Pittsburgh Pirates 2018 Season Preview

The Pittsburgh Pirates seem to be an organization in disarray at this point. After trading club ace Gerrit Cole and then following that up with dealing franchise cornerstone Andrew McCutchen, there’s a vibe that the Pirates are trying to rebuild. Veteran David Freese has remarked about how competitive the team will be this year. Other players have stated concerns with the ownership’s commitment to putting a contender on the field. While these concerns might be warranted, one could squint at what’s left on this roster and see some sort of contender there. There are questions to answer on this roster first.

Can they fill the holes left by Cutch and Cole? What do the new guys look like?

Pittsburgh Pirates 2018 Season Preview

Old Faces, New Faces on the Pitching Staff

One could make the argument that, given what Cole did for the Pirates last year, Joe Musgrove can give the Pirates something close to that production. Musgrove can strike guys out at a decent clip and has good control of his pitches. His main issue coming up through the Houston Astros system has been the long ball. That profile sounds pretty similar to Cole’s, although it’s not likely Musgrove can give the team the innings that Cole could

For all of Jameson Taillon‘s time gone last year with cancer, he might be able to fill in the gaps.

The rest of the rotation, while not awe-inspiring, will be solid innings-eaters, giving the Bucs something close to an average back-end rotation. Let’s not forget Felipe Rivero, who had an excellent season at closer. He gets Michael Feliz to set him up now, too.

Life After McCutchen

While losing the face of the franchise is hard, trading McCutchen may have been the right thing for the Pirates to do. He was in the last year of his deal, his bat has fallen off somewhat steadily the last few years, and his defense has been getting rough as well. But once the Tampa Bay Rays made Corey Dickerson available, the Pirates were more than happy to swoop in and make a deal for him. Being able to land an All-Star outfielder for a reliever (Daniel Hudson) and a Low-A bat (Tristan Gray) is always good, and letting Dickerson roam around in left instead of McCutchen maybe actually be good, or at least not as bad.

There’s one more element of the Cole trade to discuss. The Pirates also received third baseman Colin Moran in the deal as well. As a prospect, Moran always had an above-average hit tool, but not much power to go with it. Last season, Moran made changes to his swing, as many major leaguers have, to add more loft to the ball after contact. Astros manager A.J. Hinch was pleased with the results, but they had no room for him on the major league roster. Getting Moran in this trade may end up being a big deal for the Pirates. If he can come into the majors with an average to above-average bat, he could be at least an decent starter for the Pirates, deepening the lineup and making them that much more threatening offensively.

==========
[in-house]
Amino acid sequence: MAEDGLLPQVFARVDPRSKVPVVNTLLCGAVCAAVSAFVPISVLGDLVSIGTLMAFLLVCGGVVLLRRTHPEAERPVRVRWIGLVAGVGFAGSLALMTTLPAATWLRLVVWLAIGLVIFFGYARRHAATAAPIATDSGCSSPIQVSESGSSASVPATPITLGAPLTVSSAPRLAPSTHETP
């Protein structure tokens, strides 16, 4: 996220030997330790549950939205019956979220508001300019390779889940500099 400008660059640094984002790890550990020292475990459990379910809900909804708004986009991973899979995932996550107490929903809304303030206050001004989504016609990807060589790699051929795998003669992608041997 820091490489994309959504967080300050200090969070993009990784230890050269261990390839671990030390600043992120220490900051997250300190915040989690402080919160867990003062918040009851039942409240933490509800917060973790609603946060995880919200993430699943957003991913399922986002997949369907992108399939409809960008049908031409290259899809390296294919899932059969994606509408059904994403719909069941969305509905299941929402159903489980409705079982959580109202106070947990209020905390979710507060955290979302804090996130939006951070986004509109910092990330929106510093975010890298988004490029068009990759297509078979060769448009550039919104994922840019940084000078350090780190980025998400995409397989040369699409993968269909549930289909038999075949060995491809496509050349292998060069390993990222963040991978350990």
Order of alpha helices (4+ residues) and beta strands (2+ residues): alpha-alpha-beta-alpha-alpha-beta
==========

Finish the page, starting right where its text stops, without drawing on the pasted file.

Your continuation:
Can Marte and Polanco return to form for a full season?

With a lot of their holes filled in the lineup, and their rotation and bullpen looking solid, the team will need to be propelled by its star power. For that, they’ll look to their other two outfielders to lift up their offense. Starling Marte had a tough time last season dealing with his suspension. With that behind him, a fresh start can get him back to being the leadoff hitter they need.

Gregory Polanco had a shoulder injury that made him unable to finish his swing, sapping his power. One has to assume that led to the poor season he had at the plate last year. Looking at his off-season workout regimen, it’s easy to assume he is healthy again. If he can return to form, he should be able to give the lineup the punch it really needs to get back to being a top offense in the NL again.

The Pirates trades didn’t make them any better in 2018. But they didn’t really make them that much worse, either, and they made themselves potentially better beyond 2018 as well. These are the kind of moves teams like this have to make when they operate under the payroll constraints that they do. The good news is there’s enough improvements internally to dream of them having a better record this year than last. They just need everything to go just right. The bad news is that this is baseball. One wrong step on a base, or one wrong pitch, and a season’s hopes can go down quickly. Here’s hoping for the former.

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